Why Bigger Isn't Necessarily Better In Adland

“Not small for long!” 

That was the greeting we received from some, along with congratulations, for winning an Advertising Age Small Agency of the Year award last year, Zambezi’s second. It was meant as a compliment, obviously, but it triggered some serious introspection at our agency. Was there something wrong with being small? Compared to big, does small necessarily imply less-than or second class? 

We realized pretty quickly the answer was no. Small is not a negative. It’s a positive. Especially in the advertising industry. With the right combination of talent and clients, a small agency can be as effective (definitely more efficient) than a five-hundred person colossus. Thankfully, clients get it. 

The landscape is changing, big brands are breaking longstanding AOR alliances and are partnering with smaller players, sharing project assignments, diversifying and multiplying the perspectives and voices that make up their marketing initiatives. Advertising is splintering and diversifying after years of massive consolidation and bundling, and simply put, there is more work out there and more small agencies to handle it all. 



For years, this industry has been obsessed with growth, big, all encompassing services and output. The pendulum of business naturally swings back and forth, and thankfully entrepreneurs in the ad industry are pushing our business forward, creating independent shops to meet the demand. It’s pretty clear, advertising is in the midst of a renaissance, a flowering of many points of view. We’re healthy, and productive, and it shows. 

According to Hoovers, the top 50 advertising agencies in the world account for less than 50% of revenue. Correct me if I’m wrong but that appears to suggest that mid-size and small agencies are taking up the slack, making more than 50% in revenue. The Harvard Business Review has reported that smaller or midcap companies in general, with $10 million to $1 billion in revenue, make up the fourth largest global economy in the world, employing 34% of the U.S. workforce.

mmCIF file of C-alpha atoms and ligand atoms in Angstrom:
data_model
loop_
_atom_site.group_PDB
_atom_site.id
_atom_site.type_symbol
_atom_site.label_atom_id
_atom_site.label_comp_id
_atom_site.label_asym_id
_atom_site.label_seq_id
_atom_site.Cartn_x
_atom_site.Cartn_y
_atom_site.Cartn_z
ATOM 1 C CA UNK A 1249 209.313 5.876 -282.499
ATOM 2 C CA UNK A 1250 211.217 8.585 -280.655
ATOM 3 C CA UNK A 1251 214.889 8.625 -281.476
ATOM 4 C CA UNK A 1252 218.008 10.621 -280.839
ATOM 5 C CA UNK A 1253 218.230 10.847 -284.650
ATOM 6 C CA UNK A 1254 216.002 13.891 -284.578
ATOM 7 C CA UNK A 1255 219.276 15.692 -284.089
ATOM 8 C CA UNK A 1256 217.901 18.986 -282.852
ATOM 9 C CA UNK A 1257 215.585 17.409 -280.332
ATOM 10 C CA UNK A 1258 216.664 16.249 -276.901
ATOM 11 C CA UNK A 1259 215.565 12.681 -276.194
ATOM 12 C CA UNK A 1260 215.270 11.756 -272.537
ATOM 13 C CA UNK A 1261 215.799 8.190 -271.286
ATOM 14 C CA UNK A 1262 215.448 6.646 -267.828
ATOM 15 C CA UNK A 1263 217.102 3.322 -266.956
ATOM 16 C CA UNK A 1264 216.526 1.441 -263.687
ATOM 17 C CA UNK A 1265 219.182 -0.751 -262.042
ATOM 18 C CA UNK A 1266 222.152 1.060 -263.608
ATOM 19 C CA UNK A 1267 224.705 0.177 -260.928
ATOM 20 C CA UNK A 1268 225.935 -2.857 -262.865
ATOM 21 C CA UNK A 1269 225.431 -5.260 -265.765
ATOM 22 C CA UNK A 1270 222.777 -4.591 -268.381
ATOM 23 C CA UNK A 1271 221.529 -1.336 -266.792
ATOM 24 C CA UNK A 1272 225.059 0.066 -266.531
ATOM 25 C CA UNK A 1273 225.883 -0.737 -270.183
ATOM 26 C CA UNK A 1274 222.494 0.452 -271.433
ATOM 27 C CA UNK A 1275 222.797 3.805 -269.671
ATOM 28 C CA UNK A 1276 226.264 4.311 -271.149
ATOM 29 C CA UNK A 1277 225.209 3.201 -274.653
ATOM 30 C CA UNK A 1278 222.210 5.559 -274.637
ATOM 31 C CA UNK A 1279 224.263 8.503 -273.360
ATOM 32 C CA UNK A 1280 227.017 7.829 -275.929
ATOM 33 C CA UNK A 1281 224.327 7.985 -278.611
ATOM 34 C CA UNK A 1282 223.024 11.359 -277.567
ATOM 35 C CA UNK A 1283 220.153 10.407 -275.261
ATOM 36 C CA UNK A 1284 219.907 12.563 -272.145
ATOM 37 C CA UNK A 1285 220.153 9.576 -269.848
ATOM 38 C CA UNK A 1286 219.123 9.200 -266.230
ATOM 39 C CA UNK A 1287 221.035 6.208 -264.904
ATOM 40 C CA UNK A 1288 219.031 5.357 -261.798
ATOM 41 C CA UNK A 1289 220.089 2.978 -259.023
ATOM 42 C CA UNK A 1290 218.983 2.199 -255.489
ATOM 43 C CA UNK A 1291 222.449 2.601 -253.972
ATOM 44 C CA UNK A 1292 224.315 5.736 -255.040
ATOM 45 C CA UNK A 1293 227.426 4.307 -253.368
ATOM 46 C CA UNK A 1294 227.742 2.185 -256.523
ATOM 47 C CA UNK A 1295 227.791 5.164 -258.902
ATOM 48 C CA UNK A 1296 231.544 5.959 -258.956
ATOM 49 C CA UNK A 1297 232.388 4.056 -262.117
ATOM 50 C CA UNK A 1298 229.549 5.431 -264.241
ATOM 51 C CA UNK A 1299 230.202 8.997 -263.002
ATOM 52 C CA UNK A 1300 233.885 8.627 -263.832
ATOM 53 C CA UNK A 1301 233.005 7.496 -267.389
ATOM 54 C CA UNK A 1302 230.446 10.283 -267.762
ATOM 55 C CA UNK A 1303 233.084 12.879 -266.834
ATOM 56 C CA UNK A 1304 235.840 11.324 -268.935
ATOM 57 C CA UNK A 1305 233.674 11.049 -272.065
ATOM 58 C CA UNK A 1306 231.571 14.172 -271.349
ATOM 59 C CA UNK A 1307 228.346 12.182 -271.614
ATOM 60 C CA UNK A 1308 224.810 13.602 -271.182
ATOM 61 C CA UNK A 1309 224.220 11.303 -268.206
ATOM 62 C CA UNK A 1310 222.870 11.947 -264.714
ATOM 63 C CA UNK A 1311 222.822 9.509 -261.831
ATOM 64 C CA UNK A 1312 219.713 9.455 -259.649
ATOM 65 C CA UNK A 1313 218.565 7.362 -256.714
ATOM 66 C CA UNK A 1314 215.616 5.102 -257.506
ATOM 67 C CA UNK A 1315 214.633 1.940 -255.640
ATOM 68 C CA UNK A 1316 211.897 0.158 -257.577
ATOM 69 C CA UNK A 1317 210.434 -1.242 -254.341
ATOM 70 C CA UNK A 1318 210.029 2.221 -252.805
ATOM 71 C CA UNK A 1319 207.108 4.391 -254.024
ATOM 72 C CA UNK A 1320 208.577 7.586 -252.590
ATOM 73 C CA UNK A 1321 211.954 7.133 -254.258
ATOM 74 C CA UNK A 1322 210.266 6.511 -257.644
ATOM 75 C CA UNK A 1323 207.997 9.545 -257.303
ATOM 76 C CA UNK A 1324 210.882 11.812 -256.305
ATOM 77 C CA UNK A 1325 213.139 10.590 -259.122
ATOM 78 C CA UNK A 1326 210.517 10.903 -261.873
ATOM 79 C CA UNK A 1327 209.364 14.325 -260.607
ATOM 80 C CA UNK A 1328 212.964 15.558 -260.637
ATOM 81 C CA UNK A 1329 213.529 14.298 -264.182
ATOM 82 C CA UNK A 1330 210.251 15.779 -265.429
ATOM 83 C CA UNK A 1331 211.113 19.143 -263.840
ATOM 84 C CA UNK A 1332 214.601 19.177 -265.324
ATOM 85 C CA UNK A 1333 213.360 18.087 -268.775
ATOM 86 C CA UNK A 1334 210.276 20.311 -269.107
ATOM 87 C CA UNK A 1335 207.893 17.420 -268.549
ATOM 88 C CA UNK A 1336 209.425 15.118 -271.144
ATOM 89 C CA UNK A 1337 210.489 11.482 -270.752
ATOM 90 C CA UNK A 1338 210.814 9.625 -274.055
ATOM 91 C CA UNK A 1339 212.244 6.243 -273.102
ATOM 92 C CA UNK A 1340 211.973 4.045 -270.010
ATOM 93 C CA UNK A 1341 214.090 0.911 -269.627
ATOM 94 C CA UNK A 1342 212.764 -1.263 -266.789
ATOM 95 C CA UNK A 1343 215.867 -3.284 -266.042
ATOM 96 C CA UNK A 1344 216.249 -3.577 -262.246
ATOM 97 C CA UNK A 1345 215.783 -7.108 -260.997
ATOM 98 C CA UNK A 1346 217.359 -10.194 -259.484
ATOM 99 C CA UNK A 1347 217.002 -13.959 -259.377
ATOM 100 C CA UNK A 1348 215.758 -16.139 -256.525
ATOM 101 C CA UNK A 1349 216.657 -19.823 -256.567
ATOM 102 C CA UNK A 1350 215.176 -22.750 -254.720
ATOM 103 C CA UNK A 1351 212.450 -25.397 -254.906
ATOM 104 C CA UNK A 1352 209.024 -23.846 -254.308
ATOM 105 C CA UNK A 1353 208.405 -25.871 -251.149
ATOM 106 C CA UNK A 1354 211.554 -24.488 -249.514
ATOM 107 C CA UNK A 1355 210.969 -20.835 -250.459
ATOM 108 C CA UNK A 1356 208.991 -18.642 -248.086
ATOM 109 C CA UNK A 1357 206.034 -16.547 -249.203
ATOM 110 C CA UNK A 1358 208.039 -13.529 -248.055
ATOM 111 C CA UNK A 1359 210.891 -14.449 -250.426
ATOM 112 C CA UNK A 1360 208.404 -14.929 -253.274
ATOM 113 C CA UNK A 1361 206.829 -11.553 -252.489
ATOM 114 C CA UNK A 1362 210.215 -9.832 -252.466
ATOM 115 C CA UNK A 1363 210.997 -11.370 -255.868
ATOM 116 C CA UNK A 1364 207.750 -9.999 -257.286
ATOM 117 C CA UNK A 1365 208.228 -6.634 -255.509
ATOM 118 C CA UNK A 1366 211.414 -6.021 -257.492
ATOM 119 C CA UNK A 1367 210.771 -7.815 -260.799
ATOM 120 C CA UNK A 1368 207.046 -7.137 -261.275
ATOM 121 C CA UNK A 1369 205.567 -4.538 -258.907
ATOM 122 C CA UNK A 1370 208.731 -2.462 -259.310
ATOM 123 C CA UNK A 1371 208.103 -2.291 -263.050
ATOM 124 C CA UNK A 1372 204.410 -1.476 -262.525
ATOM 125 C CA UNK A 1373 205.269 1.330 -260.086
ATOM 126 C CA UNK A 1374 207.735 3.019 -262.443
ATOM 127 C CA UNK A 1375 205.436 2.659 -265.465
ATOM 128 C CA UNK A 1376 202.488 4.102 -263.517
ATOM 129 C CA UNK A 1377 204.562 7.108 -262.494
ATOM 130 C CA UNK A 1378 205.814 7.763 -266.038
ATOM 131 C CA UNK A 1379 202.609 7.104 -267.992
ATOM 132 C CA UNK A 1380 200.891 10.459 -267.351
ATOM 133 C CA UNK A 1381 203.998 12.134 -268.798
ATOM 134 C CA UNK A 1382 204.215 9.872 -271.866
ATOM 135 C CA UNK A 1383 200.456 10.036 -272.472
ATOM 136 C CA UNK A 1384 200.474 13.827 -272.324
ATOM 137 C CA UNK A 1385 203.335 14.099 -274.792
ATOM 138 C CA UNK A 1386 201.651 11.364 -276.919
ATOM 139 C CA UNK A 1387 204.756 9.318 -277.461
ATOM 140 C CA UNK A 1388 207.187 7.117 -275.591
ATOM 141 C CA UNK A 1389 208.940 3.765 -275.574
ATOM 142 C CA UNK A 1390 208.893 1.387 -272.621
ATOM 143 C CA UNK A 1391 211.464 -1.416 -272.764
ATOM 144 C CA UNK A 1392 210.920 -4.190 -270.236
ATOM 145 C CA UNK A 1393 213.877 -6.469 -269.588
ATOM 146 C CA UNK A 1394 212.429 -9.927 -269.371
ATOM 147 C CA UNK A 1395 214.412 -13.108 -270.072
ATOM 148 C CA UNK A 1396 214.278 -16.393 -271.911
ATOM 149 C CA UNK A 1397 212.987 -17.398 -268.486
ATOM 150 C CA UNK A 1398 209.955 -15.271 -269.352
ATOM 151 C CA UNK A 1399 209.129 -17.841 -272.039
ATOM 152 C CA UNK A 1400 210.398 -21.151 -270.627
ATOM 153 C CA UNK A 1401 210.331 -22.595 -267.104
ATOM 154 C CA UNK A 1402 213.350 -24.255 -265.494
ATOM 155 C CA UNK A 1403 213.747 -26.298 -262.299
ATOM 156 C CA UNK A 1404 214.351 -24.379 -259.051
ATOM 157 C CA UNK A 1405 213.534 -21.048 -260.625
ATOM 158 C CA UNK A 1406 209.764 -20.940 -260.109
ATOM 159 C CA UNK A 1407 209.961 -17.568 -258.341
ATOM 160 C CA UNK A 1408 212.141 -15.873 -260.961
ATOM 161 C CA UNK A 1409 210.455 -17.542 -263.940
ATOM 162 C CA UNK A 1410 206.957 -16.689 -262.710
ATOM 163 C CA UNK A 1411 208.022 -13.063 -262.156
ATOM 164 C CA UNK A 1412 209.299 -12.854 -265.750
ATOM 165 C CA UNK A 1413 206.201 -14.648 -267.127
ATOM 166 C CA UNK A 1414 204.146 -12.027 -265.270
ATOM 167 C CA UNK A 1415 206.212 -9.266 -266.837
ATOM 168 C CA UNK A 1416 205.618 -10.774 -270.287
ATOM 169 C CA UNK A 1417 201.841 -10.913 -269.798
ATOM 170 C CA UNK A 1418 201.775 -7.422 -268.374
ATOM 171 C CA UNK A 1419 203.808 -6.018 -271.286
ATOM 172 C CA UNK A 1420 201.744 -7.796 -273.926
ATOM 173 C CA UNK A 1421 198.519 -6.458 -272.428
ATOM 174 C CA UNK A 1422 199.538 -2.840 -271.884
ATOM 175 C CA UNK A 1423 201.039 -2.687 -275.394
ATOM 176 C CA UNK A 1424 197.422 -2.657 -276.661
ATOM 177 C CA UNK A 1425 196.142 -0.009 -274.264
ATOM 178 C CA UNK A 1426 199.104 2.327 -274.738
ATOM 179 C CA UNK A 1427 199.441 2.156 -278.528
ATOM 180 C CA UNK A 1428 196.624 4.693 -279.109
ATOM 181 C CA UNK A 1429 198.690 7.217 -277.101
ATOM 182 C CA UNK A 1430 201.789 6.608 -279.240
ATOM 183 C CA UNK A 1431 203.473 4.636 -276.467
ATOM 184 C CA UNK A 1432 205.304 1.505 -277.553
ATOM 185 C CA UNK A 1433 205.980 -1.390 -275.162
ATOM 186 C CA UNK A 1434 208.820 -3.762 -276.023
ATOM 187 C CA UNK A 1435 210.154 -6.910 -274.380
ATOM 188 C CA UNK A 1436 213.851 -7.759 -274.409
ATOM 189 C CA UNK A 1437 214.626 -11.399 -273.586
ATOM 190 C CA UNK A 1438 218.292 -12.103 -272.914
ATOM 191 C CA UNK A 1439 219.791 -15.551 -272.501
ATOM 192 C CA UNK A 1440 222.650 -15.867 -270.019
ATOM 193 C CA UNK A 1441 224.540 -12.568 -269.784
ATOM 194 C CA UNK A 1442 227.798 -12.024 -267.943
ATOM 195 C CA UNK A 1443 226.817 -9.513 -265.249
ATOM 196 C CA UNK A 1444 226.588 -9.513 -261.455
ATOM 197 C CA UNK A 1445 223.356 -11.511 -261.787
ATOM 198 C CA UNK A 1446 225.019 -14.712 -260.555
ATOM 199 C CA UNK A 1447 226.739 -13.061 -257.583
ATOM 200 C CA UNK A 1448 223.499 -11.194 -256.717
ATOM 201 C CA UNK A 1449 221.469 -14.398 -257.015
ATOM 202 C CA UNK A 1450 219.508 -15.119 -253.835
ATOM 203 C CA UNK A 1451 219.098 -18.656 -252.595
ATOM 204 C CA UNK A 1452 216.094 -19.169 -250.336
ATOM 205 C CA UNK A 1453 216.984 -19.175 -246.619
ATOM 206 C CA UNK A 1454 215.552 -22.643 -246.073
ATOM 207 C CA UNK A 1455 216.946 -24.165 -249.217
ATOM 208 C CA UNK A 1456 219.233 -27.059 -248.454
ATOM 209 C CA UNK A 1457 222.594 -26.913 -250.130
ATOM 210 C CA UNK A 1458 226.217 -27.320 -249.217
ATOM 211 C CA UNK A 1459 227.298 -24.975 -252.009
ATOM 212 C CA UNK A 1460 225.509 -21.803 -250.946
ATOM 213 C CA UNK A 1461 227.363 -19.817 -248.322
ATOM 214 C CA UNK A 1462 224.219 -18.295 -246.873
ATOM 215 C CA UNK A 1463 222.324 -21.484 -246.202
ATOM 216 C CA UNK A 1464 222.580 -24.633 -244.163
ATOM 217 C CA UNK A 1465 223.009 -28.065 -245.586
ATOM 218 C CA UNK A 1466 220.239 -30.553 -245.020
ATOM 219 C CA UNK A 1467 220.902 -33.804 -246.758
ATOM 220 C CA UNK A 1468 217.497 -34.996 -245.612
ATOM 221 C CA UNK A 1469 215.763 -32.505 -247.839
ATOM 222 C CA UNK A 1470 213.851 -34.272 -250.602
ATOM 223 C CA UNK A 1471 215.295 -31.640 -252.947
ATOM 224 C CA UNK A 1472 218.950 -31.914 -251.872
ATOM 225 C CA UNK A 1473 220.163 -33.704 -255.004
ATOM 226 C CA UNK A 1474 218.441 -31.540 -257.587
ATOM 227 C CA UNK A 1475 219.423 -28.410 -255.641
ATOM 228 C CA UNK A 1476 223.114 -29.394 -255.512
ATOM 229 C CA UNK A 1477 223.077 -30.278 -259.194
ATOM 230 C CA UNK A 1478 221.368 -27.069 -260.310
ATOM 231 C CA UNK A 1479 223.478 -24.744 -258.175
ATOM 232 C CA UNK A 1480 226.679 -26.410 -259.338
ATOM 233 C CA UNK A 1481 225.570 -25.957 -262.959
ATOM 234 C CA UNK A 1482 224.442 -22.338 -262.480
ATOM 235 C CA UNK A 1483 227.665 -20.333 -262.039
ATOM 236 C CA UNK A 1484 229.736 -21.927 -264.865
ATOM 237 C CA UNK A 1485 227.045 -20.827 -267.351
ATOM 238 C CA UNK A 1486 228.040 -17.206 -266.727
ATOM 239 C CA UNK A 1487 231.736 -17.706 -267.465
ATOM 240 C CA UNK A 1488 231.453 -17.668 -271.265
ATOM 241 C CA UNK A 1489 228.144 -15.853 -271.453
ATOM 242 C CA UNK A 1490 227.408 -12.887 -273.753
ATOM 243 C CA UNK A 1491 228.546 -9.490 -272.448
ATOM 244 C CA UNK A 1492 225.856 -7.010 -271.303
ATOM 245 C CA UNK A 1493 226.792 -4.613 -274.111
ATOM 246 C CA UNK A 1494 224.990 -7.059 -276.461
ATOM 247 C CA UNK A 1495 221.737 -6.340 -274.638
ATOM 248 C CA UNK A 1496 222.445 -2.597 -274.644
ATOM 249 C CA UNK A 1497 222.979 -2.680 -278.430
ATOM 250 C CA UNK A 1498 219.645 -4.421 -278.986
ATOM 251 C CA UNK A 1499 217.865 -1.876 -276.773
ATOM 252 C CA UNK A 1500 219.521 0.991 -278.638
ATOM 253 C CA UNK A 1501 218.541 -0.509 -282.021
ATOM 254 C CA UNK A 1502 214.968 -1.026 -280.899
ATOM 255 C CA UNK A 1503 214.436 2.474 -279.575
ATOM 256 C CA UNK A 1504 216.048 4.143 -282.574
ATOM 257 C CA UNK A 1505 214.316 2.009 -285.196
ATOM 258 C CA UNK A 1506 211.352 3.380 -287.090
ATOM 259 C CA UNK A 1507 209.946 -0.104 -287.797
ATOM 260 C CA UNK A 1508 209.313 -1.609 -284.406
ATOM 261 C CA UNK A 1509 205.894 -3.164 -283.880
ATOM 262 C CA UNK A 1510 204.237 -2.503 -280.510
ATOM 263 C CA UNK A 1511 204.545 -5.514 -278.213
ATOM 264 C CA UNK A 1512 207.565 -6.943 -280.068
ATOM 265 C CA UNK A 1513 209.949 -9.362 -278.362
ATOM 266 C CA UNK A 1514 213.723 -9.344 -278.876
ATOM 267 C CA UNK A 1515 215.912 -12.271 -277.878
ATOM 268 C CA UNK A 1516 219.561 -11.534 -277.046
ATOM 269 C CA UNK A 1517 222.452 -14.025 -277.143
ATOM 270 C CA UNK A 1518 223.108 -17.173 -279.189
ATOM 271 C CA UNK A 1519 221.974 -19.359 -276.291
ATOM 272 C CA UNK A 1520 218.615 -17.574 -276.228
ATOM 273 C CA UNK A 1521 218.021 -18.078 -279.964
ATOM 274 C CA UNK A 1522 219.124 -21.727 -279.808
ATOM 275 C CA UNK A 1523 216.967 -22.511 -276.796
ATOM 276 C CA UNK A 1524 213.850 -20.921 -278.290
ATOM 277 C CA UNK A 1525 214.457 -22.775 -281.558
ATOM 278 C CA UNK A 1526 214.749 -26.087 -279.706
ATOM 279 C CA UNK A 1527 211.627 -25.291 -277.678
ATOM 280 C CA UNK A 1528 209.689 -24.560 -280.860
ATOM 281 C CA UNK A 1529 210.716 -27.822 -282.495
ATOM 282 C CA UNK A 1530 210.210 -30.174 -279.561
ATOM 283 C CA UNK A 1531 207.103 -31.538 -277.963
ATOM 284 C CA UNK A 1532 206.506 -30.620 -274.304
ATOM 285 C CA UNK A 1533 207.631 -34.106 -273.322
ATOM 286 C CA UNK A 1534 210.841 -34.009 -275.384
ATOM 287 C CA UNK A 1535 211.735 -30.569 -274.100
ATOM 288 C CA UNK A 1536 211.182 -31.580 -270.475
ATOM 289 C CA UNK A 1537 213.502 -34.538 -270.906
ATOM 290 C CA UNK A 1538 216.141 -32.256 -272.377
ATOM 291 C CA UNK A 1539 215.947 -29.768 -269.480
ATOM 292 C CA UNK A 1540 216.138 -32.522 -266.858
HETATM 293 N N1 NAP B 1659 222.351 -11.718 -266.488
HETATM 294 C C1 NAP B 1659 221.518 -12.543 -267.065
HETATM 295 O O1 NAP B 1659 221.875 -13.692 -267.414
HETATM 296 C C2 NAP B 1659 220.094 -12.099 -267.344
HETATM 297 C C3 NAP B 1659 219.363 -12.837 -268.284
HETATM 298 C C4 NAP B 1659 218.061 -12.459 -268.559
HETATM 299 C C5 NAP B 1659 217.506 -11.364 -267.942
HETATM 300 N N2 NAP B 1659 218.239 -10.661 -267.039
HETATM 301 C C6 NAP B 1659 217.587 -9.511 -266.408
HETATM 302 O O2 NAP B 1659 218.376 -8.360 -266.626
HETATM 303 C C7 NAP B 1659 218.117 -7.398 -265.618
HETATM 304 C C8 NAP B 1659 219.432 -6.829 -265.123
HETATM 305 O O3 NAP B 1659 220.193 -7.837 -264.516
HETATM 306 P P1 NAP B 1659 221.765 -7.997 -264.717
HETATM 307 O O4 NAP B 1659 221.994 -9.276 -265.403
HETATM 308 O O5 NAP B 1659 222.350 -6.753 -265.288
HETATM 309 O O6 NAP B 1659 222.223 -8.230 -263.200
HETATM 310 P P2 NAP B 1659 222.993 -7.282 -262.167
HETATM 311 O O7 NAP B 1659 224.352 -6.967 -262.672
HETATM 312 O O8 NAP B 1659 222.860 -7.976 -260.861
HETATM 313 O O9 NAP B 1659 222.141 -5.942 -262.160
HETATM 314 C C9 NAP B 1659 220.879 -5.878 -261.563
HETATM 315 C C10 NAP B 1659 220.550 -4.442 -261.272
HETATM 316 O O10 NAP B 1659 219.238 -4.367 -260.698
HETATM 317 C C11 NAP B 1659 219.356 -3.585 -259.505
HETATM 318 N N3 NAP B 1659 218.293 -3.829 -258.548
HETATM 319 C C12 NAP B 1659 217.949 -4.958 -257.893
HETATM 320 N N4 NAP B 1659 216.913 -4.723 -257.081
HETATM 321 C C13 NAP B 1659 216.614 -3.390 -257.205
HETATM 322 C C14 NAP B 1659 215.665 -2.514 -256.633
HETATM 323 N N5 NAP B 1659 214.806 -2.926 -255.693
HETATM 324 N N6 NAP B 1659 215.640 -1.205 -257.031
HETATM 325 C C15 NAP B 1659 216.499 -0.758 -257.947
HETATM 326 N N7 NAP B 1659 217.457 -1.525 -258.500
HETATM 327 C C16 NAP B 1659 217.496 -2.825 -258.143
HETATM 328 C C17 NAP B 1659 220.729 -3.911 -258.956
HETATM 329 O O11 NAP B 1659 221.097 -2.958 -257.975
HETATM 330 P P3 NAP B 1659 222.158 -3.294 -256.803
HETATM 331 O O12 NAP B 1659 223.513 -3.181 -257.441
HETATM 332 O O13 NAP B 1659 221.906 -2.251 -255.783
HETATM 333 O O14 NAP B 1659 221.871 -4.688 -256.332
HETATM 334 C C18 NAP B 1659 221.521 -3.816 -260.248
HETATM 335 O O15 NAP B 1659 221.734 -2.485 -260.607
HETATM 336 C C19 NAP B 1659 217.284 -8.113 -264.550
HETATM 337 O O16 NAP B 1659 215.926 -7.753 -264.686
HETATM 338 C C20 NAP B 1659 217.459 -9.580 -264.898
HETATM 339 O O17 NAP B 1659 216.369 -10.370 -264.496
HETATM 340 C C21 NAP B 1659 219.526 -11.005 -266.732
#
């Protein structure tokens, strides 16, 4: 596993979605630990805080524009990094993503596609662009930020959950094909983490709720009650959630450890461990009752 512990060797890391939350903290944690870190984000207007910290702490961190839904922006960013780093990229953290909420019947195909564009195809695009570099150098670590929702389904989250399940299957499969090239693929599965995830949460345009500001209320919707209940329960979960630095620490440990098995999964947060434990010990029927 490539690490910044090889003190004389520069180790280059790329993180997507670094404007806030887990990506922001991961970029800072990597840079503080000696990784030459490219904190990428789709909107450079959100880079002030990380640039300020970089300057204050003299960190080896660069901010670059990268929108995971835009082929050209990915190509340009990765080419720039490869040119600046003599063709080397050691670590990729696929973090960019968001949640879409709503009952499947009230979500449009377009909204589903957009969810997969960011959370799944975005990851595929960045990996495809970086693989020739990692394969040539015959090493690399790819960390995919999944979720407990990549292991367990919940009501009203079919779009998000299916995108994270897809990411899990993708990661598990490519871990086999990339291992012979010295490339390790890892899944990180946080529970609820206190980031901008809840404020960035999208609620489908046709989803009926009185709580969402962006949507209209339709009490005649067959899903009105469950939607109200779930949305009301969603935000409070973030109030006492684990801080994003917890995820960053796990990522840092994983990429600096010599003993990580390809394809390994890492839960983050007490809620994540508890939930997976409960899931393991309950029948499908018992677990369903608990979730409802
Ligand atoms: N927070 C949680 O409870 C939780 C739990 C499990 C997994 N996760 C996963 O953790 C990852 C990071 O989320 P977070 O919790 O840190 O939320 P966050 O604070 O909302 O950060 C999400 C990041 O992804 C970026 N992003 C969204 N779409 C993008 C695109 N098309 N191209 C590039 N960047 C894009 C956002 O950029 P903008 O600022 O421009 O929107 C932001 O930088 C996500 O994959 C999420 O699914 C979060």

How does a small agency that’s growing into a mid-size agency avoid bulking-up, short of downsizing? Here are three suggestions that have worked for us: 

Avoid Culture Killers. Work only for clients that have a product worth getting behind. Does it add a dimension to people’s lives? Would you be proud to tell your Mom that your agency is working on the brand? (No e-cigarettes or defense contractors please!) 

Embrace Saying No. Efficiency requires restraint. Don’t chase bad revenue. The agency that has 100 people making a 15% margin is more profitable that an agency with 200 headcount and a 5% margin. Do the math. 

Get Paid – Don’t pitch on spec and don’t pitch for projects. End the insane practice of giving away the only thing your agency has of value in the world – your intellectual property and creativity. Clients who pay for pitches are serious about the pitch. Clients who don’t pay are only window shopping. Demand skin in the game, both ways. 

I’ve talked with a lot of agency founders and leaders who are riding this new crazy wave. One thing is consistent: 150 employees is the tipping point. Beyond that, an agency’s culture changes. Founders are not as involved in all aspects of the business; six degrees of separation from management emerges in order to move work out the door. Bureaucracy starts to set in. 

Bottom line, stay true to your small-time roots, and consistently keep on top of what keeps your agency on top: speed, flexibility, independence and company culture. In other words, work hard, be original and really get to know and appreciate all the people you work with. 

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